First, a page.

True to form, 2016’s version of the Global Pennovation class provided numerous meaningful takeaways for all participants — myself included. In this class, we always take a deep dive into a major sustainability topic — such as food waste, water security, sustainable cities, or, in this case, the food-water-energy nexus. At the same time, since we are in the Organizational Dynamics program at UPenn, we study how to manage the complexities of, and effectively lead change in, today’s fast-paced and diverse global workplace. Putting those two themes together, we seek to prepare our students to be effective change leaders in their organizations, and optimally to be change leaders for sustainability. No small feat in the course of a 15-week semester, but we have a lot of fun in the process — and we are often aided by input from many thought leaders in sustainability and leadership from around the world.
A poignant moment occurred early in our course, when one of students proclaimed: “I don’t understand why everyone in the country isn’t talking about what we are talking about, right now!” Another student was profoundly impacted by a visit to DC Central Kitchen, which recovers hundreds of thousands of pounds of food each year to feed the hungry (and so much more!). Another explored the history of food date labels in this country (confusion over which leads to vast amounts of waste annually, and the subject of a conference at Harvard this month), while another explored the environmental and social issues in today’s “fast fashion” industry. Notably, several students committed to apply the course material to their home and work environments. Such is the power of the food-water-energy nexus topic, and the impact of digging into the myriad challenges of feeding 9.6 billion people in a sustainable manner.
Exposed to a wealth of food-water-energy nexus issues, class members were struck by the staggering amount of food waste that occurs nationally and globally each year, the senseless nature of the coexistence of food waste, hunger, and obesity, and the serious environmental impact of wasted food. Meaningful change starts with concerned, informed individuals who seek to make positive changes in their own behavior — and regarding the problem of food waste, the need for change among consumers in the U.S. and developed countries is enormous. Consumers need to shift away from the current “culture of abundance” (which leads to billions of pounds of food waste in the U.S. alone each year) to a culture of responsibility in which food is properly valued. In so doing, consumers can drive change in the food system through their purchasing actions by rewarding food retailers who display responsible behavior (such as making effective use of “imperfect” produce and establishing donation relationships with local food-relief agencies).
We always seek to have local and global impact through our class deliverables. This year’s class achieved local/regional impact on the topic of food waste by developing an informational exhibit at the Philly Farm and Food Fest, and by leveraging the power of a social media campaign (ZeroFoodWastePhilly) to impact a national and global audience. The Philly Farm and Food Fest is a large, annual food-focused event centered on local/artisanal food production and healthy, sustainable eating. The event was held at the Philadelphia Center on April 10th, with thousands of visitors attending, touring, tasting, exploring, and simply enjoying the opportunity to learn about food system issues. The Dynamics team set up a booth to engage Food Fest participants with a highly informative messaging campaign on the subject of food waste, including a video, food waste quiz, informational handouts, and a #zerofoodwaste challenge — in which participants could put their newfound knowledge to work by pledging to stop wasting food (along with the opportunity to get their picture posted on the class Facebook page for emphasis!). As we all know, nothing motivates like the opportunity to be on camera!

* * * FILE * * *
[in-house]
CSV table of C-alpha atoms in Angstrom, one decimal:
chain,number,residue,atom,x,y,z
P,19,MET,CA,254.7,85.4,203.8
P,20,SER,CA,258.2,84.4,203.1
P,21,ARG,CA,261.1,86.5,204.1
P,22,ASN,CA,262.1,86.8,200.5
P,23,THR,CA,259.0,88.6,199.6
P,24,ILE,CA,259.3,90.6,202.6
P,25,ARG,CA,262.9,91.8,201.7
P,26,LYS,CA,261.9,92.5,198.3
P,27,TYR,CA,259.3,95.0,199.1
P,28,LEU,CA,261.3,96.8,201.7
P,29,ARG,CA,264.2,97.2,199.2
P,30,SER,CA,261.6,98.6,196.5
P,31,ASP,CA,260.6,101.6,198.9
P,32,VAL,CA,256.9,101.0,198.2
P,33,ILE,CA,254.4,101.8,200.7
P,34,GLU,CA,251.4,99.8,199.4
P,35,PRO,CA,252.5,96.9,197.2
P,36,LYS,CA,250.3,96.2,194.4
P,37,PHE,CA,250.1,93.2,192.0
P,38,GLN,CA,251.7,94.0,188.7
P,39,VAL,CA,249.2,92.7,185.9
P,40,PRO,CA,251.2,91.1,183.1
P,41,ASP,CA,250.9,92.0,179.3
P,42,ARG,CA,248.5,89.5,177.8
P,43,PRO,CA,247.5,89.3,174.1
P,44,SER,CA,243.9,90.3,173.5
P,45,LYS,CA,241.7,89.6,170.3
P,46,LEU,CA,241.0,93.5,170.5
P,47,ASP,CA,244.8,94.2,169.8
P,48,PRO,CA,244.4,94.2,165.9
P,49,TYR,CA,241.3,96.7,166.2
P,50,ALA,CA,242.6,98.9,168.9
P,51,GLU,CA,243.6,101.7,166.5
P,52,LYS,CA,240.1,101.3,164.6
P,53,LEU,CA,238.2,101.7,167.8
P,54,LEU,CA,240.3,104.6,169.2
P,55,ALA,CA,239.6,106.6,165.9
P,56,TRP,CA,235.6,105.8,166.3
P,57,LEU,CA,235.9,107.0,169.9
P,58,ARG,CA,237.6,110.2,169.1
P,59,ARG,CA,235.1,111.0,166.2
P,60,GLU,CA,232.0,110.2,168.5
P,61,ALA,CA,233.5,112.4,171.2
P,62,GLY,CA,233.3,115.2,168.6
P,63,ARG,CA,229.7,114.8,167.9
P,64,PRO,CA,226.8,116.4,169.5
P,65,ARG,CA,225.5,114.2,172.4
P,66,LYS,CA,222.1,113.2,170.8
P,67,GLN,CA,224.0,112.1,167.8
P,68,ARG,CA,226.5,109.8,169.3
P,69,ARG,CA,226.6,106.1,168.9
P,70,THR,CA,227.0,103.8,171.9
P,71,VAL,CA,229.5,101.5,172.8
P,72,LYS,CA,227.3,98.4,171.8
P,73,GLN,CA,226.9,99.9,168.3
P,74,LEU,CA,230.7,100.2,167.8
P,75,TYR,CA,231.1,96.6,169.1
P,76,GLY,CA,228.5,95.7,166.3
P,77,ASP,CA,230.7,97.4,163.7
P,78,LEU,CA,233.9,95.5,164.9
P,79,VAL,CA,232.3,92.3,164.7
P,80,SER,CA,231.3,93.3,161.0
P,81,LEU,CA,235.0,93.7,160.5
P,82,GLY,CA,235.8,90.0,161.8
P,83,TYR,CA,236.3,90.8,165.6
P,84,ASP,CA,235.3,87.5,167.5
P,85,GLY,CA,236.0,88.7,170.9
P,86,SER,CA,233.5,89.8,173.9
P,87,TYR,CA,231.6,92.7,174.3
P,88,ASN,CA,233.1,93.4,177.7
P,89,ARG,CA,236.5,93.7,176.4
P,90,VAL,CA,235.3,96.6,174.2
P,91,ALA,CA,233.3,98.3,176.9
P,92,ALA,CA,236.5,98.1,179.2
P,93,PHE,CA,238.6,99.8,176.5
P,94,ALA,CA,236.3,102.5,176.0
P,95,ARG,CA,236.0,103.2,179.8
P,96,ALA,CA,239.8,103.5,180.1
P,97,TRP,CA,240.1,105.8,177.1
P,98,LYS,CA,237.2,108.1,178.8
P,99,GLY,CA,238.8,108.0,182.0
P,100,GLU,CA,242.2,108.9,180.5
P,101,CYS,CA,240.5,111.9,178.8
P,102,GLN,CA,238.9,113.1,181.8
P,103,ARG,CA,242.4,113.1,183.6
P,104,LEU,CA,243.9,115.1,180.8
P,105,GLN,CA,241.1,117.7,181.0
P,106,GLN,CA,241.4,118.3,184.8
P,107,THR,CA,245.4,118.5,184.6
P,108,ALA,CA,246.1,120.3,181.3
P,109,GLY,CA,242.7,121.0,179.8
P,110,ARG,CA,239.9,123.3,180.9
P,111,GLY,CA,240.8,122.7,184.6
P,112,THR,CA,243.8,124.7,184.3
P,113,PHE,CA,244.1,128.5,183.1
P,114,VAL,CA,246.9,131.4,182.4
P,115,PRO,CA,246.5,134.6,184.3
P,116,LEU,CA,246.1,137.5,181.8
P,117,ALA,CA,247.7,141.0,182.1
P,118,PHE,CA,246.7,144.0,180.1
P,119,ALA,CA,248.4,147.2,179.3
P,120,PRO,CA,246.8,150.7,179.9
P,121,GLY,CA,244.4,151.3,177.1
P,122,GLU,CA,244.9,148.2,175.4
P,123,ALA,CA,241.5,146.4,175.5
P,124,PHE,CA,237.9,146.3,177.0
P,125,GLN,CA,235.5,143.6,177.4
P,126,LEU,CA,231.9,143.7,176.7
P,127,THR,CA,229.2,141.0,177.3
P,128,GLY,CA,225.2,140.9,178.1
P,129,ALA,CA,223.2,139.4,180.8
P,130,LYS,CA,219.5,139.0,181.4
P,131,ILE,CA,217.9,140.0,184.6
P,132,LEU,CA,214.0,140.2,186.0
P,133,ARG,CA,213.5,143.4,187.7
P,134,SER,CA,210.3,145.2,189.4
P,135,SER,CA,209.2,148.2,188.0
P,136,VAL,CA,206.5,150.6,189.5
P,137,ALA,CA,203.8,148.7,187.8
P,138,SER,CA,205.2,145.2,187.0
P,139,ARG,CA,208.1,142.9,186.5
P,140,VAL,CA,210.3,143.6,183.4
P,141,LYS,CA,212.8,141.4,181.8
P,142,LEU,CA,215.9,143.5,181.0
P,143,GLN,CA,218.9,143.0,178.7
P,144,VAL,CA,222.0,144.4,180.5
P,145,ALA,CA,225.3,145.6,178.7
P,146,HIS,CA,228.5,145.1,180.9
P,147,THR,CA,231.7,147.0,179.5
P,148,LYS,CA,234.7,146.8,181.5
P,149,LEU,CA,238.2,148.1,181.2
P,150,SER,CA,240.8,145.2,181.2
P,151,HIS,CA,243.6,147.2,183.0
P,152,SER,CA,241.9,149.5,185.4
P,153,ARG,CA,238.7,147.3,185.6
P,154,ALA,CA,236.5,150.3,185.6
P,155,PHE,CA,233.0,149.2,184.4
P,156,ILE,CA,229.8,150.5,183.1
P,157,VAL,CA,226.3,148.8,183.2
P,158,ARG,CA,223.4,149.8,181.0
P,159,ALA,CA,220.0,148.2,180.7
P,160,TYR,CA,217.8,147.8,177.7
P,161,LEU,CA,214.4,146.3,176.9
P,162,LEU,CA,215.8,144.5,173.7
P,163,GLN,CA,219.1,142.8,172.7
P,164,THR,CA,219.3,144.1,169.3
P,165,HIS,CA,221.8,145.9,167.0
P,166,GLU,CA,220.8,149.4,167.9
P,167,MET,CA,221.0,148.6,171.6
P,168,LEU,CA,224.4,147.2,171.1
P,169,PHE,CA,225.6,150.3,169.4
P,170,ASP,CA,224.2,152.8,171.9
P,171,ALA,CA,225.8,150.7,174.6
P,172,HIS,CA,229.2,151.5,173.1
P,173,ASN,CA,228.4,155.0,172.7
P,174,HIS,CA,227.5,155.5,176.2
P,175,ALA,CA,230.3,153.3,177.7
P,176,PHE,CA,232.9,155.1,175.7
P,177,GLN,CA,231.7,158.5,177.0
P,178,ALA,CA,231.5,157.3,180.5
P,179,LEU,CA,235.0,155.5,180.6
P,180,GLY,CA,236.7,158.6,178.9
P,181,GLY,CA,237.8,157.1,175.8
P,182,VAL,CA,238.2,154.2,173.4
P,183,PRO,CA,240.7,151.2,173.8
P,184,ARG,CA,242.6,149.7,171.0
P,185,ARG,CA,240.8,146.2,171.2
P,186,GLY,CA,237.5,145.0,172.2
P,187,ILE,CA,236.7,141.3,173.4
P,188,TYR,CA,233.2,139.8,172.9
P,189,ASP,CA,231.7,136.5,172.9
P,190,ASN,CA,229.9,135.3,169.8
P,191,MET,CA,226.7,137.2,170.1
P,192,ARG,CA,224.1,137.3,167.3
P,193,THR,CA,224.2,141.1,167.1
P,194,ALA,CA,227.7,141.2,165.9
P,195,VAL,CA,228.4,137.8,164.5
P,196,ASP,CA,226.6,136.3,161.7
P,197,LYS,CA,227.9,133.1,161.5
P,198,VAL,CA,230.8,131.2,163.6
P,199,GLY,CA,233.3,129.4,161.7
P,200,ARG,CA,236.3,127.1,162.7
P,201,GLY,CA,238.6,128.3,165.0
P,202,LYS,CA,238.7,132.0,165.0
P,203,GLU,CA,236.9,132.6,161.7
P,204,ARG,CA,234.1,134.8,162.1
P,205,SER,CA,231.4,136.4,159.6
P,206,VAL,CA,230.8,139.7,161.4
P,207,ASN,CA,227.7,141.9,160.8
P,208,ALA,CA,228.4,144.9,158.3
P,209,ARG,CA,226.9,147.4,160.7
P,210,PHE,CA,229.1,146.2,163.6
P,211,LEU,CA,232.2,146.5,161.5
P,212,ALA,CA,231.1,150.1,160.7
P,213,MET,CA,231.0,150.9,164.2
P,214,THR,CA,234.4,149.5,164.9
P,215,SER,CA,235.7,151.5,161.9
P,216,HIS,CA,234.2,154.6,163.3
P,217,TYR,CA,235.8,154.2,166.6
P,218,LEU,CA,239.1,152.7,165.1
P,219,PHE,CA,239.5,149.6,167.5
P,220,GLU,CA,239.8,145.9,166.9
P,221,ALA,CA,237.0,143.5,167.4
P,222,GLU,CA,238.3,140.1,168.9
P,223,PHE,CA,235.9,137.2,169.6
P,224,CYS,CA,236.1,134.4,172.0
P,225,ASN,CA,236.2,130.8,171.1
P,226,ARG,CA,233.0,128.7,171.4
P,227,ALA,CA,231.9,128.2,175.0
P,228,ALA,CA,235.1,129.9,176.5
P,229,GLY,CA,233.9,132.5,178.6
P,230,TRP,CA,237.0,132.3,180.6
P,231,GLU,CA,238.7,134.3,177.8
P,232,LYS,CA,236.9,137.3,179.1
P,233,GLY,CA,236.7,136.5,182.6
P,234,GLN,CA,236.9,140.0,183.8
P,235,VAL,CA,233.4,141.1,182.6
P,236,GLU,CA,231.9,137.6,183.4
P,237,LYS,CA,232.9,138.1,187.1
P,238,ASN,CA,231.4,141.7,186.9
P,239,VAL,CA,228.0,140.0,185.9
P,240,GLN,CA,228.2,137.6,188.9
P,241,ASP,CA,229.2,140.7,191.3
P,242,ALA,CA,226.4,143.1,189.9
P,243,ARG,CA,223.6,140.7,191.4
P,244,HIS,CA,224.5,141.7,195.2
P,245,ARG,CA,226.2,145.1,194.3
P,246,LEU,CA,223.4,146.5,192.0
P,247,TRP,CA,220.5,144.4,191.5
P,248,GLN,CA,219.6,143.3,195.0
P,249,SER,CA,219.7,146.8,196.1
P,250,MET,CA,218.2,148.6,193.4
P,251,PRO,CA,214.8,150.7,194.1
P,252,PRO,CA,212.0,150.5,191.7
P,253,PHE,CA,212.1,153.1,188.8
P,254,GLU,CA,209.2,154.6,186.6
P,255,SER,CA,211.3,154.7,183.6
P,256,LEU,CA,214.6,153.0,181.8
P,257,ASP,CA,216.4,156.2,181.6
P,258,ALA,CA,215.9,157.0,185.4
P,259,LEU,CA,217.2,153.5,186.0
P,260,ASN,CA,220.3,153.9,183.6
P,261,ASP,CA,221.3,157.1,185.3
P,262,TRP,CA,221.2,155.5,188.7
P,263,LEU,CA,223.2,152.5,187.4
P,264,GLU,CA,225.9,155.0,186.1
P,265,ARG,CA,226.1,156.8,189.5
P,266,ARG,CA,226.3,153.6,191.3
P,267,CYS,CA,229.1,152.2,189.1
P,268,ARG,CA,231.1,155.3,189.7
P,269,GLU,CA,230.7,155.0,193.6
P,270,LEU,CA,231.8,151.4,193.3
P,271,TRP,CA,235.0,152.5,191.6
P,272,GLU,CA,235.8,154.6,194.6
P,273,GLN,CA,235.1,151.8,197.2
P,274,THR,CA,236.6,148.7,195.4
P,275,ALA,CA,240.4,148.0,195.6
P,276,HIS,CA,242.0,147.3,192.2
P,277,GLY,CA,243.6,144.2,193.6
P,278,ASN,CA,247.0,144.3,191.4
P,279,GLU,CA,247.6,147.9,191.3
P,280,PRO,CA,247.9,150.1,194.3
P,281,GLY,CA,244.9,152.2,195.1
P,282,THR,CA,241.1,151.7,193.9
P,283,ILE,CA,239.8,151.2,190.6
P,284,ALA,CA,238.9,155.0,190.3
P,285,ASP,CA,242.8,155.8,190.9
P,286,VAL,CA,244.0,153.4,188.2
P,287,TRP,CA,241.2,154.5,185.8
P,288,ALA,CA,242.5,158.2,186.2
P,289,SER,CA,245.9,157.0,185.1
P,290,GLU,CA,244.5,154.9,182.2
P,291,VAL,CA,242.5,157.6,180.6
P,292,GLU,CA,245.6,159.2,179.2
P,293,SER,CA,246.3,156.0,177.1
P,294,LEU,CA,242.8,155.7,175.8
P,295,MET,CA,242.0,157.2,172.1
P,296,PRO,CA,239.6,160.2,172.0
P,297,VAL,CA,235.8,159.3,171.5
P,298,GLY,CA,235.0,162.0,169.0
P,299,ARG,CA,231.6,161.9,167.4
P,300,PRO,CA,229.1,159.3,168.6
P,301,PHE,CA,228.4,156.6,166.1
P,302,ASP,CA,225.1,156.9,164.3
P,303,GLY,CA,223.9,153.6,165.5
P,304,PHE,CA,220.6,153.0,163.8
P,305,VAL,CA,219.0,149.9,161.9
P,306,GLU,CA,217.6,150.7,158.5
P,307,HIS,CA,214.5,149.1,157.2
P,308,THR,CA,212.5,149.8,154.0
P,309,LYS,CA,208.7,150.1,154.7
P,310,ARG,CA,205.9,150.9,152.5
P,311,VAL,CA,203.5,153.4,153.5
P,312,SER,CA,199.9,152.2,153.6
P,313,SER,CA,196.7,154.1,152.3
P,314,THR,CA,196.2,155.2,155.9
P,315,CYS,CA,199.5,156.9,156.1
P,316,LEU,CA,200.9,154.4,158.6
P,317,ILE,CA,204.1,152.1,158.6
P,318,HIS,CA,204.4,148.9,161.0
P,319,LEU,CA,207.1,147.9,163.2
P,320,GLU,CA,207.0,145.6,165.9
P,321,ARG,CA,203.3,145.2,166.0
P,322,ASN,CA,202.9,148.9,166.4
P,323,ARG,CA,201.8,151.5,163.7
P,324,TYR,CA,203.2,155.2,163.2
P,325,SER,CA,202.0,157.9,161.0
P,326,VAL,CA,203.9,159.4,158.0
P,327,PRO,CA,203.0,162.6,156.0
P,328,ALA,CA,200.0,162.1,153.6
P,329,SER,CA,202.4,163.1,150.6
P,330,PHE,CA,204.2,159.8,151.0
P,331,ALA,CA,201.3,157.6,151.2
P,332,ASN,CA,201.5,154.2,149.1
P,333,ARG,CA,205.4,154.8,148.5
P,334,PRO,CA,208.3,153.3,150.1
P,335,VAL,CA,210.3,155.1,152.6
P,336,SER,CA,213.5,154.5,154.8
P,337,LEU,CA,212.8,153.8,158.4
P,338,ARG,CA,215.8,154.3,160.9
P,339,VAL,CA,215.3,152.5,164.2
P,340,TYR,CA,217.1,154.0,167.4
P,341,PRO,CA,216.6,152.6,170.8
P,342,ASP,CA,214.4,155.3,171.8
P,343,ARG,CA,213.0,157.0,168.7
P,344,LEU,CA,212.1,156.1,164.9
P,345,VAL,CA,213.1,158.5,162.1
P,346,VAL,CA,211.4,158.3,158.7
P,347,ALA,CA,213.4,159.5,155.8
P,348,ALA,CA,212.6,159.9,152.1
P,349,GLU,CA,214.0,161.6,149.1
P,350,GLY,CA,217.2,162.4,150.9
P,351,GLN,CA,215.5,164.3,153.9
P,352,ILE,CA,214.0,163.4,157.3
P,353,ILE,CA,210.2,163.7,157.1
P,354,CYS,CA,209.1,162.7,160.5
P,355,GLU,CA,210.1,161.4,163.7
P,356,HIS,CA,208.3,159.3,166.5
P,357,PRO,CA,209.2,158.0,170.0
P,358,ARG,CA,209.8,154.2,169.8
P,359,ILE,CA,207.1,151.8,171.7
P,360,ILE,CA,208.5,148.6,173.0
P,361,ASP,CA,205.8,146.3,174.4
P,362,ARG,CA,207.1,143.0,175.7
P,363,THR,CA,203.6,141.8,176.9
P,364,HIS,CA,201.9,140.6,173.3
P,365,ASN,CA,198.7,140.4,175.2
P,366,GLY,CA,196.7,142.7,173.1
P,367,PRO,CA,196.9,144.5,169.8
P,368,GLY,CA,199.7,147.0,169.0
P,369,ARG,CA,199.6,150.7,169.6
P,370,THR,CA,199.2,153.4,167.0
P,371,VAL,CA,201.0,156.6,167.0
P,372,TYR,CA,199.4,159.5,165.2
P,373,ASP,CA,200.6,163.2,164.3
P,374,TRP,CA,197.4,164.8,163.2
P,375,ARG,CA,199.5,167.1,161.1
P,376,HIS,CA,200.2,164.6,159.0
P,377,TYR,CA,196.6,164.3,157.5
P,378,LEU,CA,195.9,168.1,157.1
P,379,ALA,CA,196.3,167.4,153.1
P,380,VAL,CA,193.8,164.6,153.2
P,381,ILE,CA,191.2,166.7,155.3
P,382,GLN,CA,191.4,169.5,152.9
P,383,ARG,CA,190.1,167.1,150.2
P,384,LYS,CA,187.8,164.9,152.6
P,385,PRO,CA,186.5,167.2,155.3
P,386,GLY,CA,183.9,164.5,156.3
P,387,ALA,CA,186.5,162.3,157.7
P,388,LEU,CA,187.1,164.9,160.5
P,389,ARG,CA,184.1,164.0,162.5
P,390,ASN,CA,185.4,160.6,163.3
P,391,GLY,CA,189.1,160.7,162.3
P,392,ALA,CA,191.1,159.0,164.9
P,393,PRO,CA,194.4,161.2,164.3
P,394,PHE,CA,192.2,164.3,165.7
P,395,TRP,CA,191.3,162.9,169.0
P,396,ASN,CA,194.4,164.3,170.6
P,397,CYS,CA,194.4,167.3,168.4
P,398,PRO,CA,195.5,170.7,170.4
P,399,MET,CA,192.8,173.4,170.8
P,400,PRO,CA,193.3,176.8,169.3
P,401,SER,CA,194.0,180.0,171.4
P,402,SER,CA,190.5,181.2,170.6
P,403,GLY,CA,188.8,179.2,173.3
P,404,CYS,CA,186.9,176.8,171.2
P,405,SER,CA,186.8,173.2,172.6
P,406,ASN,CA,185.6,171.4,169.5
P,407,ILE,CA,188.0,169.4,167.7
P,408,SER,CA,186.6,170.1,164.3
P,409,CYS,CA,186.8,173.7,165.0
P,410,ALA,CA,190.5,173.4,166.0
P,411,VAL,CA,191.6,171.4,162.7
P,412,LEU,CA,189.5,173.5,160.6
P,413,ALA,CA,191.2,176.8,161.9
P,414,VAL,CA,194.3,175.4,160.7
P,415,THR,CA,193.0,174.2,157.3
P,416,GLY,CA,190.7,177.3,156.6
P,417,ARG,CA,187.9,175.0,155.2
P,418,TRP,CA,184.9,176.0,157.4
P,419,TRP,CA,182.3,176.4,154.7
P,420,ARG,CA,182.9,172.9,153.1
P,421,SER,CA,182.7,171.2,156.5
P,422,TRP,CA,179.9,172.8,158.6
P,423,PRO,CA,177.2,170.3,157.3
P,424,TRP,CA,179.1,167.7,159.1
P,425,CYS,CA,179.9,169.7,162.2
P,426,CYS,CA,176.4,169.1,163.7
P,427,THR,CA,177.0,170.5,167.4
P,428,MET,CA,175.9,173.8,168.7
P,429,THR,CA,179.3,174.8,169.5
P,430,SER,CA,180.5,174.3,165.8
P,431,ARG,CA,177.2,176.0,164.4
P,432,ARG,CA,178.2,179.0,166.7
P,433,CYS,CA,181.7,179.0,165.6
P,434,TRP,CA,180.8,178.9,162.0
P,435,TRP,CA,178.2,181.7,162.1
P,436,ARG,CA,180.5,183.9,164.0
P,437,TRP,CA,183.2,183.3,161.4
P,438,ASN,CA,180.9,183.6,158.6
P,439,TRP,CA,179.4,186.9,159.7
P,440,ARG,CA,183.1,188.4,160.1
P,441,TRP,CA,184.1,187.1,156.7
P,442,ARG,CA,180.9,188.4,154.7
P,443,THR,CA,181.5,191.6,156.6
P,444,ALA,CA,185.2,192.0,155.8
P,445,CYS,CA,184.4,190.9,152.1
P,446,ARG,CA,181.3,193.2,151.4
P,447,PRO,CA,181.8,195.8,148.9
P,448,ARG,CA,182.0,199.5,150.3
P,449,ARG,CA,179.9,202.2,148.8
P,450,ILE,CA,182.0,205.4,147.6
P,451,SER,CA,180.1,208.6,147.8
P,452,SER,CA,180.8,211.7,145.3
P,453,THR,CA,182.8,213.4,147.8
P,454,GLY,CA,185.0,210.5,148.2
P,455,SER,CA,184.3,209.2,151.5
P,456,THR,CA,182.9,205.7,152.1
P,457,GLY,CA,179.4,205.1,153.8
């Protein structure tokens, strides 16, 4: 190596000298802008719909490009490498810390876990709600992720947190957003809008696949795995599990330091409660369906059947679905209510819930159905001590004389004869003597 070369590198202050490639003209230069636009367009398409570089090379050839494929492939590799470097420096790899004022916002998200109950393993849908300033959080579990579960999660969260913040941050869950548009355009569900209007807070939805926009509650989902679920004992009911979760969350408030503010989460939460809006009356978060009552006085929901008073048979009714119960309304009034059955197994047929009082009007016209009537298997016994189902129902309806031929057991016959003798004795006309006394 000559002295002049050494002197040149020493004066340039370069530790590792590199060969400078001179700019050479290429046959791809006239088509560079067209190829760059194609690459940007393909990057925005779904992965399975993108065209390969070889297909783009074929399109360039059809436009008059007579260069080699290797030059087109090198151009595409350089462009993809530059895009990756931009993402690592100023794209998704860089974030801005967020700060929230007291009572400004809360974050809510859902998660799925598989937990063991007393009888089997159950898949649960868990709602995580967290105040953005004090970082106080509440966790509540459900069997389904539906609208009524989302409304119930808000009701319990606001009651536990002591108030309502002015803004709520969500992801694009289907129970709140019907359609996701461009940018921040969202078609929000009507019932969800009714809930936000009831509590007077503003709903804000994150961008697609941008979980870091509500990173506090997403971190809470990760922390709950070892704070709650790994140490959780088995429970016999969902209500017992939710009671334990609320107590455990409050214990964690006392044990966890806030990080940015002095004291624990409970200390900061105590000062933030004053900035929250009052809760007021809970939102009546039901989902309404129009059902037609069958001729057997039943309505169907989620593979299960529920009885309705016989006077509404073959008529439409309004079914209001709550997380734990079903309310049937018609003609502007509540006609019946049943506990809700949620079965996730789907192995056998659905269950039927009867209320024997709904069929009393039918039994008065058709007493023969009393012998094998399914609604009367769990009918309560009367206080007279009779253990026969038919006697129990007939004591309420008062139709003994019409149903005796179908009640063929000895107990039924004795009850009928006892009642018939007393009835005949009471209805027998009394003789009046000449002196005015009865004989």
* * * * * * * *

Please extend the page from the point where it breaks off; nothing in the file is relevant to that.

With a mission to educate the public about food waste and its environmental impacts through action-based initiatives, this year’s Dynamics team engaged hundreds of individuals (including children — the next generation of food waste reducers!) over the course of the event through meaningful conversations that will undoubtedly lead to food waste-reduction efforts in numerous households. The team also benefited from the ability to converse with Hannah Smith-Brubaker, Deputy Secretary for Market and Economic Development at the Pennsylvania Department of Agriculture, a third-generation farmer who understands the value of food as a resource. While taking the #zerofoodwaste challenge, Smith-Brubaker noted that Pennsylvania is looking at ways to meet the USDA’s food waste reduction goal, and also noted that on her own farm, no food goes to waste — it is either consumed, preserved, fed to animals, or composted. That’s the kind of mindset we need among policy leaders in the Agriculture space. Her background will be key to the state’s effort on food waste reduction.
A powerful moment occurred when one Farm Fest attendee stopped, scanned the Dynamics team’s booth, and boomed: “Food waste…I’m in the restaurant business, what do I know about food waste?” Scary, but true, and indicative of the level of awareness-raising and education on food waste that needs to occur in the coming years. Fortunately, there are growing technology-based solutions (such as LeanPath’s food waste prevention system) to help restaurants and food service institutions reduce food waste while simultaneously saving money and motivating employees. Indeed, the power of LeanPath is the cultural shift that it motivates in kitchen environments.